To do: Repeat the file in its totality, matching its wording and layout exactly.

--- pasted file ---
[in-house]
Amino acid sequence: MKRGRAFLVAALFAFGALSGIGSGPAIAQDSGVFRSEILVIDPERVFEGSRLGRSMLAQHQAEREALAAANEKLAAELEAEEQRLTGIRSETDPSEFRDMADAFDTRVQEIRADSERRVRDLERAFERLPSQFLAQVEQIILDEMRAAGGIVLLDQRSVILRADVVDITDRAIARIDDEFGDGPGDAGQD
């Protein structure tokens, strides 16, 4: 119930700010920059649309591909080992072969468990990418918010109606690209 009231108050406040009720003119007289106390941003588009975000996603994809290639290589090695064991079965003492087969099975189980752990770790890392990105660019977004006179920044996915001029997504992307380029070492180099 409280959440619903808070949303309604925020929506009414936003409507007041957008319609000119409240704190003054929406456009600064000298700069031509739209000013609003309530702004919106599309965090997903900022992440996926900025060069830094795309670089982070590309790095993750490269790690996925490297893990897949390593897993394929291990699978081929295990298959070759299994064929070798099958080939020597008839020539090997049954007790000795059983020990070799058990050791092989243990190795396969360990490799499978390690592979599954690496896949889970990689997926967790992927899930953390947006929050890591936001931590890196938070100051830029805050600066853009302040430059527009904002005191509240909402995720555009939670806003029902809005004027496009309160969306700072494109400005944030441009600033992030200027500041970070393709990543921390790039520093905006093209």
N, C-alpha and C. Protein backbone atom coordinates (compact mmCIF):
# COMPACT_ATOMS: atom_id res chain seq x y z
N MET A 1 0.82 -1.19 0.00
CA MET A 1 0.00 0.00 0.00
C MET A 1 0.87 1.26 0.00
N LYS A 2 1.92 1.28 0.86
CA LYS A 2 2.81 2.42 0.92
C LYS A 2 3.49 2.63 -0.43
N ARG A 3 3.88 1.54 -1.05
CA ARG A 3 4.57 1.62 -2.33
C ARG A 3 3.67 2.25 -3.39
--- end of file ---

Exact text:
[in-house]
Amino acid sequence: MKRGRAFLVAALFAFGALSGIGSGPAIAQDSGVFRSEILVIDPERVFEGSRLGRSMLAQHQAEREALAAANEKLAAELEAEEQRLTGIRSETDPSEFRDMADAFDTRVQEIRADSERRVRDLERAFERLPSQFLAQVEQIILDEMRAAGGIVLLDQRSVILRADVVDITDRAIARIDDEFGDGPGDAGQD
């Protein structure tokens, strides 16, 4: 119930700010920059649309591909080992072969468990990418918010109606690209 009231108050406040009720003119007289106390941003588009975000996603994809290639290589090695064991079965003492087969099975189980752990770790890392990105660019977004006179920044996915001029997504992307380029070492180099 409280959440619903808070949303309604925020929506009414936003409507007041957008319609000119409240704190003054929406456009600064000298700069031509739209000013609003309530702004919106599309965090997903900022992440996926900025060069830094795309670089982070590309790095993750490269790690996925490297893990897949390593897993394929291990699978081929295990298959070759299994064929070798099958080939020597008839020539090997049954007790000795059983020990070799058990050791092989243990190795396969360990490799499978390690592979599954690496896949889970990689997926967790992927899930953390947006929050890591936001931590890196938070100051830029805050600066853009302040430059527009904002005191509240909402995720555009939670806003029902809005004027496009309160969306700072494109400005944030441009600033992030200027500041970070393709990543921390790039520093905006093209």
N, C-alpha and C. Protein backbone atom coordinates (compact mmCIF):
# COMPACT_ATOMS: atom_id res chain seq x y z
N MET A 1 0.82 -1.19 0.00
CA MET A 1 0.00 0.00 0.00
C MET A 1 0.87 1.26 0.00
N LYS A 2 1.92 1.28 0.86
CA LYS A 2 2.81 2.42 0.92
C LYS A 2 3.49 2.63 -0.43
N ARG A 3 3.88 1.54 -1.05
CA ARG A 3 4.57 1.62 -2.33
C ARG A 3 3.67 2.25 -3.39